After the jump: Vocalion offers a two-for-one release from Anthony Newley!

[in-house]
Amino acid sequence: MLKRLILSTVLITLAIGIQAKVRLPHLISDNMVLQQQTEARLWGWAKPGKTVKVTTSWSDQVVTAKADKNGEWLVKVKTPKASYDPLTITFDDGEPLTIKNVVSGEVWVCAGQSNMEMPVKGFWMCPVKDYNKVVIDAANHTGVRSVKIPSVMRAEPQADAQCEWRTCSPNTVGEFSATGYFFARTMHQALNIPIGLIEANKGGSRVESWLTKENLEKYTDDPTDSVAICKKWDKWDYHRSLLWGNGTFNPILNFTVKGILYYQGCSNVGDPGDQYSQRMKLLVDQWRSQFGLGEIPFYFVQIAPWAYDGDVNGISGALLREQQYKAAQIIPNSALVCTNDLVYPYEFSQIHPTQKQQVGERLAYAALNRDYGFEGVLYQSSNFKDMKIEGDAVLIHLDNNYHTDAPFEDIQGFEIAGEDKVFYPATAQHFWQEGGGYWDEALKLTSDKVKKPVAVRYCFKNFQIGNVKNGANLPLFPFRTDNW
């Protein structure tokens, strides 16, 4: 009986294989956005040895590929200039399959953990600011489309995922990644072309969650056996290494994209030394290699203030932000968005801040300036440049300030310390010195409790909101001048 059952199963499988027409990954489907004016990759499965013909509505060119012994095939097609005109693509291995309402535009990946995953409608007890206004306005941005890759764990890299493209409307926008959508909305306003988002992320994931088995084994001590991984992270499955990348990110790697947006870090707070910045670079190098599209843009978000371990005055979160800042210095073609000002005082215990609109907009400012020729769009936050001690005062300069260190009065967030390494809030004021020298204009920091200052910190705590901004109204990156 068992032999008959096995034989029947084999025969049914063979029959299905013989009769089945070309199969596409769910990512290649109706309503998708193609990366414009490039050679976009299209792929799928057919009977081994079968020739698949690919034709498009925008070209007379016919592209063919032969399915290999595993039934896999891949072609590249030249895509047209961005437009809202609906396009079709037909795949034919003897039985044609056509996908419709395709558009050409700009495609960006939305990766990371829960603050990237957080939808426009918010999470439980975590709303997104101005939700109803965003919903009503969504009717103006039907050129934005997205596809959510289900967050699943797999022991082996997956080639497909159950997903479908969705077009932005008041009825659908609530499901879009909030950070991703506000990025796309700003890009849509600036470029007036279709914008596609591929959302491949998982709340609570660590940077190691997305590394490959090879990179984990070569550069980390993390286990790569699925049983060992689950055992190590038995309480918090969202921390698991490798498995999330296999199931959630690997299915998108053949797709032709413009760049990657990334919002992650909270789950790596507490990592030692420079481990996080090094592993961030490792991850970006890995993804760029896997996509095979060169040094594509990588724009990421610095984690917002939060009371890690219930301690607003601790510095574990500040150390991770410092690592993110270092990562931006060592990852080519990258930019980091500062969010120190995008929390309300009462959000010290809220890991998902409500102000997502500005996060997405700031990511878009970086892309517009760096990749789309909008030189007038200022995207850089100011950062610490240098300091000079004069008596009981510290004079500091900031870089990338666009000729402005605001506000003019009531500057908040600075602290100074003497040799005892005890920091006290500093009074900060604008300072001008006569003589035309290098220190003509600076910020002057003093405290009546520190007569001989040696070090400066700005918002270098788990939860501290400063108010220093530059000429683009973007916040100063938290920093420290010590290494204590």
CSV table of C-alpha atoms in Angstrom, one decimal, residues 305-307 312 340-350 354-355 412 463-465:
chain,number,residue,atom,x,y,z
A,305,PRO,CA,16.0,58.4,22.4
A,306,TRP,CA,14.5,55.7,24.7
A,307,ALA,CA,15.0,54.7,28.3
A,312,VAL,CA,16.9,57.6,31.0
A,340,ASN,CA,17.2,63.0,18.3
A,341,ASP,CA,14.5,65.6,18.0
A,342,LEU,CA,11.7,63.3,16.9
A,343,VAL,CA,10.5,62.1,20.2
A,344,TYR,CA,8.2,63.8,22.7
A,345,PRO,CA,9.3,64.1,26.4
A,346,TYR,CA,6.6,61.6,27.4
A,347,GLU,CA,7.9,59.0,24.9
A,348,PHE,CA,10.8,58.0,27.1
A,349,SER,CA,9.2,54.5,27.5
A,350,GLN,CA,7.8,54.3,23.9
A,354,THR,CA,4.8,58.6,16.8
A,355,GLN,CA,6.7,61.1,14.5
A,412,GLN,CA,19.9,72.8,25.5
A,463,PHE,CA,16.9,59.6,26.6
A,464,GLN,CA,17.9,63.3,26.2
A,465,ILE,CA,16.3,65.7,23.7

Anthony Newley - Recorded Two-FerWith this new combined reissue of Newley Recorded (1965) and Who Can I Turn To (1967), all of Newley’s Decca/London and RCA solo LPs have finally reached CD save 1967’s enjoyable Anthony Newley Sings Songs from Doctor Dolittle.  (Vocalion previously delivered In My Solitude and Love is a Now and Then Thing on one CD, and Tony and Newley Delivered on another.  The label also collected a number of Decca Rarities from 1959-1964 as Basin Street Blues.)  The renowned British entertainer began his career as a child star, appearing as the Artful Dodger in David Lean’s 1948 film version of Oliver Twist.  He continued to perform on screen, on stage (including the 1956 Cranks, on Broadway) and on radio in the 1950s, and in 1959, latched onto the nascent rock and roll trend sweeping the U.K. with a series of successful pop singles.  But by 1963, he had bucked rock and roll to team with Leslie Bricusse to write the musical Stop the World – I Want to Get Off.  Never content to concentrate on just one area of his talent, Newley also directed the show, and starred in it in both London and New York.  Newley and Bricusse picked up a Grammy Award for “What Kind of Fool Am I?” and reteamed for various projects including 1965’s The Roar of the Greasepaint – The Smell of the Crowd (which introduced “Who Can I Turn To”), the title song to Goldfinger, and the score to Willy Wonka and the Chocolate Factory.  Along the way, he also provided a significant influence to the young David Bowie, who emulated Newley’s recognizably mannered style early in his own career.